Tuesday, July 26, 2016

Mississippi is Dripping with Antique Stores

That's not unusual, though,  since there are antiques all across the country...

While it's true that every part of the country has  a history behind it, some areas of the country are a little more attuned to their past, their historic homes, and the antiques that go in them.

This is an interior shot famous mansion in
Columbus, MS, called Riverview. It's in
the same neighborhood as my house!
My partner is the one who got me interested in old houses and by extension antique furniture, so when I felt I needed a few pieces of furniture to fill in the gaps in a couple of rooms, I decided that I would visit antique stores, first, and if I found something I thought might be nice, I sent him a picture of it, for his opinion. And because of this hunt, I soon found myself discovering just how many antique stores there are in this area of Mississippi, one of the richest in history, as far as antebellum houses and later, Victorian and Craftsman. Columbus was lucky it was not destroyed by Sherman on his march through the South, as he burned whole towns to the ground. Columbus, Mississippi was saved, because it was a hospital town that treated wounded from both the North and the South, and the Union commanders just didn't have the heart to destroy it. This is a story that runs all through Mississippi, however, and because of it, the state has a lot of historic homes—and the antiques to go in them. A good place to start is the Mississippi Antiques Trail website. Sure, there will be stores that are no longer open listed on this site, but I found it extremely useful.

As my finances improve and I continue to get settled into my Victorian Cottage, here are just a few towns within 30 miles or less from Columbus that have antique stores:

Aberdeen, pop. 5,432
Amory, pop.7,107
Caledonia, pop. 1,027
West Point (the Mississippi West Point), pop. 11,093
Starkville, pop. 24,886
Macon (this Mississippi Macon), pop. 2,647

And a fun fact about antique stores is that they usually take you into historic parts of any town. The store owners, of course, go for places where the rent is less costly, so when you're antiquing, you're also treated to areas of town that are old and funky and fun.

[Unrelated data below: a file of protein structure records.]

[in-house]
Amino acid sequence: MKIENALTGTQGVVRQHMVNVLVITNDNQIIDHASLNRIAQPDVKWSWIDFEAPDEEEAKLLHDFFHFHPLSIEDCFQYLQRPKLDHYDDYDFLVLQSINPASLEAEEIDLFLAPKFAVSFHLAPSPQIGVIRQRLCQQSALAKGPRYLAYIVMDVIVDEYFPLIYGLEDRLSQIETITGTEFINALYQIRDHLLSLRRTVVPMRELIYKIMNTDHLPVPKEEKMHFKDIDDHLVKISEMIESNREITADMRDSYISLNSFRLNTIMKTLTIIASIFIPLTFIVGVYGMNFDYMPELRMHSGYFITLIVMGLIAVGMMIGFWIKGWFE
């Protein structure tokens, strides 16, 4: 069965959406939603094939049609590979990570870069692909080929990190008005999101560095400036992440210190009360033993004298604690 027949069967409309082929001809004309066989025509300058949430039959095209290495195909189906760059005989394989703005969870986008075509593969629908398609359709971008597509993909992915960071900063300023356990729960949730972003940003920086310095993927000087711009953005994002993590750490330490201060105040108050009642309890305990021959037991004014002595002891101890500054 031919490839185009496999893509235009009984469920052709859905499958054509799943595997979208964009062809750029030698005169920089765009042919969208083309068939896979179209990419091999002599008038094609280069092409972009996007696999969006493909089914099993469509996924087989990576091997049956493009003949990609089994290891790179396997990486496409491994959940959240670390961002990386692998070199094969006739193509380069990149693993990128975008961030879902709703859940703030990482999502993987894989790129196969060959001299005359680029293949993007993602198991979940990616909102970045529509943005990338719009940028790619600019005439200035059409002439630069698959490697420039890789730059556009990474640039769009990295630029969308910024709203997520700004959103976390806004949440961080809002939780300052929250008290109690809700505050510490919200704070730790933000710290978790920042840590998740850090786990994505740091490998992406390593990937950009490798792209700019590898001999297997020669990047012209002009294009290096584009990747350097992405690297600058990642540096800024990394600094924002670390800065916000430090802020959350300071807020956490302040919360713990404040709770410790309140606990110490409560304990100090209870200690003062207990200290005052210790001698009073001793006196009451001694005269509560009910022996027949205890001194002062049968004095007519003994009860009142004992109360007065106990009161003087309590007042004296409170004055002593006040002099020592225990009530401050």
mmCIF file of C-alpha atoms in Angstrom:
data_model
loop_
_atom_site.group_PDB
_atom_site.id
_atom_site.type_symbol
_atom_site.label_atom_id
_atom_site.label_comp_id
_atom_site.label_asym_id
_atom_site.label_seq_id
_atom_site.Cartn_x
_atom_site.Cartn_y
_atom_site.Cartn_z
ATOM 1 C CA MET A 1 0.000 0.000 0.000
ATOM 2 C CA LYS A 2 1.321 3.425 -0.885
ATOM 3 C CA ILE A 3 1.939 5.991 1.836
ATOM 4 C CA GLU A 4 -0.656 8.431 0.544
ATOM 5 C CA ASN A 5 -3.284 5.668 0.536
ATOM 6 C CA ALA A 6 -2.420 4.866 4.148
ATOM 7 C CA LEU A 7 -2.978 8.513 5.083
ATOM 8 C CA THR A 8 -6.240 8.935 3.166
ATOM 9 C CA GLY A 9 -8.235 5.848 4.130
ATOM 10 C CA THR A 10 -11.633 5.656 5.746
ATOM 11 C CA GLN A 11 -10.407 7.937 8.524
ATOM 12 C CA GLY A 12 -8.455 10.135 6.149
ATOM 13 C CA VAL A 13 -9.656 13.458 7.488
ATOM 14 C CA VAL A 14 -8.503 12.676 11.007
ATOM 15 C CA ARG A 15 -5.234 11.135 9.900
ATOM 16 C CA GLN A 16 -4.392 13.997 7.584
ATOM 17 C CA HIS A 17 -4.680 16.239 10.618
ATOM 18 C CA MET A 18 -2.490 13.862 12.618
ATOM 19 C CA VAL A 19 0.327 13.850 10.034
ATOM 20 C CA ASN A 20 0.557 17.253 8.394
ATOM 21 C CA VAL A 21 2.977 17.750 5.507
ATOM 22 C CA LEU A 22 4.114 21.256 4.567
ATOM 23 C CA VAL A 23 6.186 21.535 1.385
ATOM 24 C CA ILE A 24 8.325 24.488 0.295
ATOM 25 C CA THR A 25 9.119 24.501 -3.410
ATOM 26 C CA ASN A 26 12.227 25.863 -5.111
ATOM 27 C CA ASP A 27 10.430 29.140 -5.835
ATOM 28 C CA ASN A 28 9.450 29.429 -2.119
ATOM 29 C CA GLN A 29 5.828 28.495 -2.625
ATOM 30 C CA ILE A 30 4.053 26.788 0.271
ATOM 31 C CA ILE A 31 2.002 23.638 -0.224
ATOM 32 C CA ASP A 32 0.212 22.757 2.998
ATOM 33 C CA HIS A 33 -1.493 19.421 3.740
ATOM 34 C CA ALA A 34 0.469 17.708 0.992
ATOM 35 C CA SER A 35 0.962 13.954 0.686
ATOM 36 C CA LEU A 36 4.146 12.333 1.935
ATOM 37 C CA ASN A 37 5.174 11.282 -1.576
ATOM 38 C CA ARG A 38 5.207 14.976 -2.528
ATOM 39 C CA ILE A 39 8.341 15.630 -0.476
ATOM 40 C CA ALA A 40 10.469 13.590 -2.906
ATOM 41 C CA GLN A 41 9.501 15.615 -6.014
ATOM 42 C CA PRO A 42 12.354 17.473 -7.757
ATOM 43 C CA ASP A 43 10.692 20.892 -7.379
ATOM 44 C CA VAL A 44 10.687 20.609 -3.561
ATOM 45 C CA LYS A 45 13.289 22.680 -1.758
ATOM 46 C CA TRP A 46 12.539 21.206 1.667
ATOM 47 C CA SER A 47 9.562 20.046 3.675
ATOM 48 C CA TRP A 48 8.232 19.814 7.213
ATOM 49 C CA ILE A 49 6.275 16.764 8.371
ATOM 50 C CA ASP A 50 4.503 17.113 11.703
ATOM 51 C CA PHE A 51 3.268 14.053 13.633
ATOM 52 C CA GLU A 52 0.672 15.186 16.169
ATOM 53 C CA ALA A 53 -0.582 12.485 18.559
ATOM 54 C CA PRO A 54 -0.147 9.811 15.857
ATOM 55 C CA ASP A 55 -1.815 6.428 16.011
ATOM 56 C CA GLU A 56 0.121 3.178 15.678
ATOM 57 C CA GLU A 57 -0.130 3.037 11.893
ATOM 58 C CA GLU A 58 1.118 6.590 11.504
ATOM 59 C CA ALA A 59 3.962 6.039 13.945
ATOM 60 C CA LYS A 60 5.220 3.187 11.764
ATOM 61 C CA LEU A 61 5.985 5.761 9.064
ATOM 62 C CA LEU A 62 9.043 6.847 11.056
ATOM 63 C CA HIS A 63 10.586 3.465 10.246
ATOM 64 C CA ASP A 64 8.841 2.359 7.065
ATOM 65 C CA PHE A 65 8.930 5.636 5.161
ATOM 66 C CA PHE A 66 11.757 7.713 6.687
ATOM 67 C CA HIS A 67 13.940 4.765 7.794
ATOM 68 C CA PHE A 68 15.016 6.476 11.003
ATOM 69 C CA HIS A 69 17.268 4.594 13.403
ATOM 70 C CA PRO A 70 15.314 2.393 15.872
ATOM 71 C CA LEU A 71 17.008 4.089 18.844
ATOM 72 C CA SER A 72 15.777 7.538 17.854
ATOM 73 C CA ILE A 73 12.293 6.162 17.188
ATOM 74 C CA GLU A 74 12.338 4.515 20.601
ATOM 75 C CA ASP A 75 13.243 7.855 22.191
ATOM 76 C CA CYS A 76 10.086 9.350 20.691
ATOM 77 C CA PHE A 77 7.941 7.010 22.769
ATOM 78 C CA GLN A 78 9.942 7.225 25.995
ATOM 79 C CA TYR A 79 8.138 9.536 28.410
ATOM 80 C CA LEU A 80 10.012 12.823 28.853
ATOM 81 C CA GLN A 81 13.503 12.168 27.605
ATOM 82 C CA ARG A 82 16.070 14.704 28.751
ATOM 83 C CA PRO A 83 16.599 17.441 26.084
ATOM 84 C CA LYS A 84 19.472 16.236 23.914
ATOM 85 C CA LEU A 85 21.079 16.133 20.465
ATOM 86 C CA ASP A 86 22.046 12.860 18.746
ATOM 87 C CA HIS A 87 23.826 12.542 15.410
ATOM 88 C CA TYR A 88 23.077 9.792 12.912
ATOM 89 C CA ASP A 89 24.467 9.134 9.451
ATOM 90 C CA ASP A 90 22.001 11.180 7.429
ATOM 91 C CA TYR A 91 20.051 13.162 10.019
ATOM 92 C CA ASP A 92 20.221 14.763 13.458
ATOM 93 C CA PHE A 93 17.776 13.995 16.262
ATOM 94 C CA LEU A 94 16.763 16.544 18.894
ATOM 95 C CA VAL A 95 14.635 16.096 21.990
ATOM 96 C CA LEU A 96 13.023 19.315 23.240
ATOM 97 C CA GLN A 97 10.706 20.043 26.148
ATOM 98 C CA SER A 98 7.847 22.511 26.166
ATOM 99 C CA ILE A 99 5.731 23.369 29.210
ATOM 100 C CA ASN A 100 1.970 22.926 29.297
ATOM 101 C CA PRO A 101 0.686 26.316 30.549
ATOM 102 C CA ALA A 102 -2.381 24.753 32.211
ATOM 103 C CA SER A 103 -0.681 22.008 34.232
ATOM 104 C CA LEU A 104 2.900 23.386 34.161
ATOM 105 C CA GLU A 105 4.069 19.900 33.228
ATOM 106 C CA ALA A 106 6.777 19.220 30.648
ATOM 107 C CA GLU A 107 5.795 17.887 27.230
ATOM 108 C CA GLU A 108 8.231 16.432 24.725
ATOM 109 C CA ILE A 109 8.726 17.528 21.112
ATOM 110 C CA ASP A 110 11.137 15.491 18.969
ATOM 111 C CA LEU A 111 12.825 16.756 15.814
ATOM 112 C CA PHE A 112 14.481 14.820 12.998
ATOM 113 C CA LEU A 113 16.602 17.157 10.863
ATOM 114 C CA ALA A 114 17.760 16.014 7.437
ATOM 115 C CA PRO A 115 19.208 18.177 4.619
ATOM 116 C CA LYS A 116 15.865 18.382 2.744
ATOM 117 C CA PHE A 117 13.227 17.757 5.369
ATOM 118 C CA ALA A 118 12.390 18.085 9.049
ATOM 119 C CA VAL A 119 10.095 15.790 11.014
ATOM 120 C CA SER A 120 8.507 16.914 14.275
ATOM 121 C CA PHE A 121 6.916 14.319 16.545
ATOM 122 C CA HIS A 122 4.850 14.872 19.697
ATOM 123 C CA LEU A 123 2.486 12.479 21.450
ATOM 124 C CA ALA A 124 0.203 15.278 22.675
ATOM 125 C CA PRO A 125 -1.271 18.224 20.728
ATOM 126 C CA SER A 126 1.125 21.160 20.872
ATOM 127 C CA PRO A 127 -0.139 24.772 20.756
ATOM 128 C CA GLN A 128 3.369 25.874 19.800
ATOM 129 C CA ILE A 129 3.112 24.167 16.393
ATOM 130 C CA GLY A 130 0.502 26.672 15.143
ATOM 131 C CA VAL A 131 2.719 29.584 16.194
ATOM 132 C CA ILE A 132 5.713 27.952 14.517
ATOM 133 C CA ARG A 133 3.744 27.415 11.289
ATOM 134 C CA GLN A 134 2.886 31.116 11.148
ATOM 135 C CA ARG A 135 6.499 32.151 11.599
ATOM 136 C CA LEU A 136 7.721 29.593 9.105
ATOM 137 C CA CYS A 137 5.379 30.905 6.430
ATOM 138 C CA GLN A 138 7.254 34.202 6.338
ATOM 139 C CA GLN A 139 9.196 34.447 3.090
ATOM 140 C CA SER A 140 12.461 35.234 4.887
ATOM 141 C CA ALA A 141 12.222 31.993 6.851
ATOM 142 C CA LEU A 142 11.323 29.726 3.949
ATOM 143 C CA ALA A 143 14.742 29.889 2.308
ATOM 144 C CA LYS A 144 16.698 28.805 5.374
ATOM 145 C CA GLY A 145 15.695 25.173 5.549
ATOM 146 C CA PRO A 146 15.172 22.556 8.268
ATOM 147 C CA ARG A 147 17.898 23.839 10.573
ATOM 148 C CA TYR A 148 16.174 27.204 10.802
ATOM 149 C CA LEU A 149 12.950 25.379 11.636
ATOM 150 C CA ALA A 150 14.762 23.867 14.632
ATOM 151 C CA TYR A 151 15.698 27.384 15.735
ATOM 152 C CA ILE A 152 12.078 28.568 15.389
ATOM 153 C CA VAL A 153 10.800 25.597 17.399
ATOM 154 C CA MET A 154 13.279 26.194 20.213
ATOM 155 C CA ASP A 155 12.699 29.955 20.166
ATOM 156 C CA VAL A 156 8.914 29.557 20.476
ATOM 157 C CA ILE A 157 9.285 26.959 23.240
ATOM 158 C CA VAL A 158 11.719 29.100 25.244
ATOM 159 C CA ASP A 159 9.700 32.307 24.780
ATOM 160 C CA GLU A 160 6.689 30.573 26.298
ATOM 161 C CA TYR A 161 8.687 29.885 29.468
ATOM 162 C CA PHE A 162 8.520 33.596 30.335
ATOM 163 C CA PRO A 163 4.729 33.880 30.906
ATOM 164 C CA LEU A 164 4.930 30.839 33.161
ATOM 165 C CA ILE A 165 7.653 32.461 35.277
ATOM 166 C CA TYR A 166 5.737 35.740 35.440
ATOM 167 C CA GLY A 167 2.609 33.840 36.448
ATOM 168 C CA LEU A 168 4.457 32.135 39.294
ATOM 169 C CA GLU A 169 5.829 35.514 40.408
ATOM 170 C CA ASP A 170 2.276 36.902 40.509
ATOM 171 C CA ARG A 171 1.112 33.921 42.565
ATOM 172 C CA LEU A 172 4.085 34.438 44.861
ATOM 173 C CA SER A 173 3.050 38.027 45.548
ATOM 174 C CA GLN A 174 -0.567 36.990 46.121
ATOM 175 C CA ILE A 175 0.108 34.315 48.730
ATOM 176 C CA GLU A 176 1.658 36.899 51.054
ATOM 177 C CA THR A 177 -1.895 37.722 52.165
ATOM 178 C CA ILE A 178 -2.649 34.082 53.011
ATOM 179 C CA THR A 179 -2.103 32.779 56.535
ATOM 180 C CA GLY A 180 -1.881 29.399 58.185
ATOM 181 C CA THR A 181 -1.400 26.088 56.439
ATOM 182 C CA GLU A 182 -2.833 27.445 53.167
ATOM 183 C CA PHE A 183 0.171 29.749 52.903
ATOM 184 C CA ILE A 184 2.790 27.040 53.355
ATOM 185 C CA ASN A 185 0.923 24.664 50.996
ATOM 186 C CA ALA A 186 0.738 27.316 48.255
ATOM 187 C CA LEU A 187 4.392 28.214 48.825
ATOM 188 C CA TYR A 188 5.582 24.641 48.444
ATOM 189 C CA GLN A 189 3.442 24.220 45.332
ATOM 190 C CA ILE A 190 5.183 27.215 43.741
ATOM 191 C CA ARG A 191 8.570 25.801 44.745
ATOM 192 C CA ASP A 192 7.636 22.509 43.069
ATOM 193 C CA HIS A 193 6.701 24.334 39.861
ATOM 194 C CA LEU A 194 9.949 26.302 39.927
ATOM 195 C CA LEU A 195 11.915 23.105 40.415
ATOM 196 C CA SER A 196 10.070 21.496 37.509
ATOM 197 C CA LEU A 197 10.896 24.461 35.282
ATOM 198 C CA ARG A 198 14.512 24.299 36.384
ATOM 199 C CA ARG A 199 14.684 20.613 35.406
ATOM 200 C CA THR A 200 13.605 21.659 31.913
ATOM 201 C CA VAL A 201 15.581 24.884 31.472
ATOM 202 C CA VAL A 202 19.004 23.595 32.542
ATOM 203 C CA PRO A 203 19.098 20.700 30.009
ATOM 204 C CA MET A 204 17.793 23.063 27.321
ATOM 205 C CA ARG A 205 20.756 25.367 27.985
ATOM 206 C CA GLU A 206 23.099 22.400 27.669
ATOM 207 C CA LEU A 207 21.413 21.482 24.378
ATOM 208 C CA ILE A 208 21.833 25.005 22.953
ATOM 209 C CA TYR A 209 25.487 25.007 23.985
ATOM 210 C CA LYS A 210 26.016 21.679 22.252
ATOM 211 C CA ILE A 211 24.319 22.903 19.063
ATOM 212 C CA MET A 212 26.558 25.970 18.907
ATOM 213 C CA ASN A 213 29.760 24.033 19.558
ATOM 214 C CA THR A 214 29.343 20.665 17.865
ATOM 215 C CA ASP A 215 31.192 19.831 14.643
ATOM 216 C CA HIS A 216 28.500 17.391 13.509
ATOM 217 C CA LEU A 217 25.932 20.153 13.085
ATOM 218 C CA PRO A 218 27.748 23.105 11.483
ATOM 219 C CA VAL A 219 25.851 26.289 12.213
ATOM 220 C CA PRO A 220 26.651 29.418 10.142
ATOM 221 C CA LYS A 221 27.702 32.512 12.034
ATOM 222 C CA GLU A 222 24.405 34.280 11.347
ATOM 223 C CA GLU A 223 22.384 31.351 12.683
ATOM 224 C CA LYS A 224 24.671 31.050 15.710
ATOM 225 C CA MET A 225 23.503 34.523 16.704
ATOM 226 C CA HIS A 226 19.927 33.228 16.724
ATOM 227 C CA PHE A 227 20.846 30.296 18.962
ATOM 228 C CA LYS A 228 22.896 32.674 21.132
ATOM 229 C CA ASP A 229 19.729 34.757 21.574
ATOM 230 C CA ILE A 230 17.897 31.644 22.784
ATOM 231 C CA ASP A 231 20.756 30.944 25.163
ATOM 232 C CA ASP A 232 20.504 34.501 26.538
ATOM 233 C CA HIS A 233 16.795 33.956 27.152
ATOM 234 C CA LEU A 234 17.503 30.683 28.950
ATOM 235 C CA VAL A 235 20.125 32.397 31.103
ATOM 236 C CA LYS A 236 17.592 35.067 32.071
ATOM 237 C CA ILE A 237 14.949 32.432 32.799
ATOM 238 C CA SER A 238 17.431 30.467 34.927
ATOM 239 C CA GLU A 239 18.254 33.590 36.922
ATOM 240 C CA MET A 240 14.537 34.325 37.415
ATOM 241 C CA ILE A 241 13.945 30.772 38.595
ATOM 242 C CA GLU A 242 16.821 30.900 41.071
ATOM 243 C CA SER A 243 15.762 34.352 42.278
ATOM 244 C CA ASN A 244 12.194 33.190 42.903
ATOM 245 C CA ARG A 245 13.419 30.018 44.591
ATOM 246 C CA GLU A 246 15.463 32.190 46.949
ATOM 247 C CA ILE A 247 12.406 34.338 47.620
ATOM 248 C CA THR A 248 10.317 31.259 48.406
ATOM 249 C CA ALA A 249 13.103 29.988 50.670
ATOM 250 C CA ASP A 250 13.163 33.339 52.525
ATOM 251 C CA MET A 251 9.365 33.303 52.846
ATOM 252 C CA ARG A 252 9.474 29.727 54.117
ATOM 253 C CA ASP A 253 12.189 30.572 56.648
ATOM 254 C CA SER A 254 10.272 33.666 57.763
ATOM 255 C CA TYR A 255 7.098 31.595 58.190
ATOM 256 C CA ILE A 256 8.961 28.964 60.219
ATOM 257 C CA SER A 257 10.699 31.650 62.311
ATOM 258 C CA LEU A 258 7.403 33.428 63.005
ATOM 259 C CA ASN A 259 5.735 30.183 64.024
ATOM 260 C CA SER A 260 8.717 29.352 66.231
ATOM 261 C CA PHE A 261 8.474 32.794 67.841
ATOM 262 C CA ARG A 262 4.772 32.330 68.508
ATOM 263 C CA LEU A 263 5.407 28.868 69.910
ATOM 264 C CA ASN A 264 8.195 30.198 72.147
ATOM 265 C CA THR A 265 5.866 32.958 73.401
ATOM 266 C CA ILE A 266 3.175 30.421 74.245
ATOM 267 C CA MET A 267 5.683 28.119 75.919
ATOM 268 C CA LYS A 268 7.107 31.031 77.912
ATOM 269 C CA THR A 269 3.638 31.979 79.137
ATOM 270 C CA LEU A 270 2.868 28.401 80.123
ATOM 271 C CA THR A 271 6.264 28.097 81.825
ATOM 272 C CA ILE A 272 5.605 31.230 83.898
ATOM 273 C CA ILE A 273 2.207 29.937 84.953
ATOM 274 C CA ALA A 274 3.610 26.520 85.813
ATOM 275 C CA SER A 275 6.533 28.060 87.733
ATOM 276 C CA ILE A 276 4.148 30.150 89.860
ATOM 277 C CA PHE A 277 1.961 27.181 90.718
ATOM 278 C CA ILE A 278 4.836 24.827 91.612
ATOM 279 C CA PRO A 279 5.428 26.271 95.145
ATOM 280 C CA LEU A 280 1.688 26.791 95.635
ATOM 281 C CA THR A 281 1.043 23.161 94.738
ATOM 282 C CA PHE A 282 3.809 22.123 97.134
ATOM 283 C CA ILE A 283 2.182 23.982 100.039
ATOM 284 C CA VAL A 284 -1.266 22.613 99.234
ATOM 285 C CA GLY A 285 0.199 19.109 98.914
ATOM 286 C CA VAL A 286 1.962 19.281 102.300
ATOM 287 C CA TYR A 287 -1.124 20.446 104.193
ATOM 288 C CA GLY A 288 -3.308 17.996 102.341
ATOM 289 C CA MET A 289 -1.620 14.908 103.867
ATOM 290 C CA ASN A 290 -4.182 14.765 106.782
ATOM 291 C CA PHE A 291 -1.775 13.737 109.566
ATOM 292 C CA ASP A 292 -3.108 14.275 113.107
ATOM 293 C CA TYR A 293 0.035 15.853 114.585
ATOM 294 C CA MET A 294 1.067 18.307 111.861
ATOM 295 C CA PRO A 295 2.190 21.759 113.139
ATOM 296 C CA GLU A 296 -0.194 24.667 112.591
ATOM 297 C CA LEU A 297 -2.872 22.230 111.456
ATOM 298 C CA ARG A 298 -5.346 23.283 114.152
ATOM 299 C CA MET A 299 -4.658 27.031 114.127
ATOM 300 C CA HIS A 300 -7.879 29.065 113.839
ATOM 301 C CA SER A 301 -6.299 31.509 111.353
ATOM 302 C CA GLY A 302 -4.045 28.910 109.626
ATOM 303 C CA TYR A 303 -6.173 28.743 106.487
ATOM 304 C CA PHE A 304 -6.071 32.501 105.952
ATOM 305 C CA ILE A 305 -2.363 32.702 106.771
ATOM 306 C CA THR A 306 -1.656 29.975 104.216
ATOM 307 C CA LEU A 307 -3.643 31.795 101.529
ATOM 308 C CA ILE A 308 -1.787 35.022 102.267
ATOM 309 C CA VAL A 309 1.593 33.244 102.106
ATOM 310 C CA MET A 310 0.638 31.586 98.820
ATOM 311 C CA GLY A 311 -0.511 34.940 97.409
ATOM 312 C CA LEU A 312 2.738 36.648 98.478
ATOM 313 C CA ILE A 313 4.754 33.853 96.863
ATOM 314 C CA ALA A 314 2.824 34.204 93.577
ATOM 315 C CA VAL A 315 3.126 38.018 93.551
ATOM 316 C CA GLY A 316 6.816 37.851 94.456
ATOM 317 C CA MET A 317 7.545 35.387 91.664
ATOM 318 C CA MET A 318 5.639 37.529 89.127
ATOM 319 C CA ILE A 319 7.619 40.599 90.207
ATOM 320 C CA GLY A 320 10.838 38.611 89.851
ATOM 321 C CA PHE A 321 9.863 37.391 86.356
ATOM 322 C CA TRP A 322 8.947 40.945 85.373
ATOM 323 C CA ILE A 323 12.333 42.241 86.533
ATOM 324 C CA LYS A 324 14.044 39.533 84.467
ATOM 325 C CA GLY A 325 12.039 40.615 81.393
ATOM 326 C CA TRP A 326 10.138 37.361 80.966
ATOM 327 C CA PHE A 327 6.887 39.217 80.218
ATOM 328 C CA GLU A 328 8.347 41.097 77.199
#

Yes, almost every town of any size in any state probably has an antique store, so that's nothing new or unique, but I do think that southerners above all others still hold their historic homes in high regard. They can be renovated to have all the modern features, but  they don't ruin the houses by gutting their character...no glass brick showers in a house that's over 150 years old, no destruction of the winding staircases to replace it with some "hip" and modern metal thingy. A fully restored historic house here is truly like walking back in time, even though it's got new wiring, updated kitchens and bathrooms, and will house flat-screen TVs and Internet services, etc. Even the famous and beautiful Waverly Mansion (daily tours) hides a flatscreen TV in one of the bedrooms occupied by one of the family members)

This is the picture I sent my partner from my phone taken at
the antique store,
which caused him to faint. The medallions are metal with
engraved images.
So, on my second trip to the same antique store where I had bought an antique dining set including four chairs (which were in great shape with a beautiful finish), I found a 1920s/1930s serving cabinet, which turns out to be a Neo-Classical, Post Deco design. I sent a picture of it to my partner. He fainted and then sent me several questions about it and told me what to look for—and then he fainted again when I told him all they wanted was $125.00.

Even modern, brand new homes in the South are often built in classical Southern styles and, hence, real antiques will easily fit into them without appearing to jump out at you at their appearance. And as clever designers know, real plants can be supplemented with fake plants, and the casual eye will never guess. The same can be said of antiques, living side-by-side with new furniture. The only modern piece of furniture I have in my house is my bed.

Cliff Schlothauer, an award-winning designer and home renovator also says that with antiques and old houses, you should avoid keeping the same style of furniture throughout the house, which gives the home an antiseptic look and feel. Instead, you can have an eclectic mix of periods of furniture styles, getting away with adding Chinese antique cabinets with neoclassical furniture. Old paintings, which don't have to be expensive, also add a certain charm to a room.

So part of the fun of following the antiques trail in and around Columbus is finding just the right piece to complement a room with a blank area.

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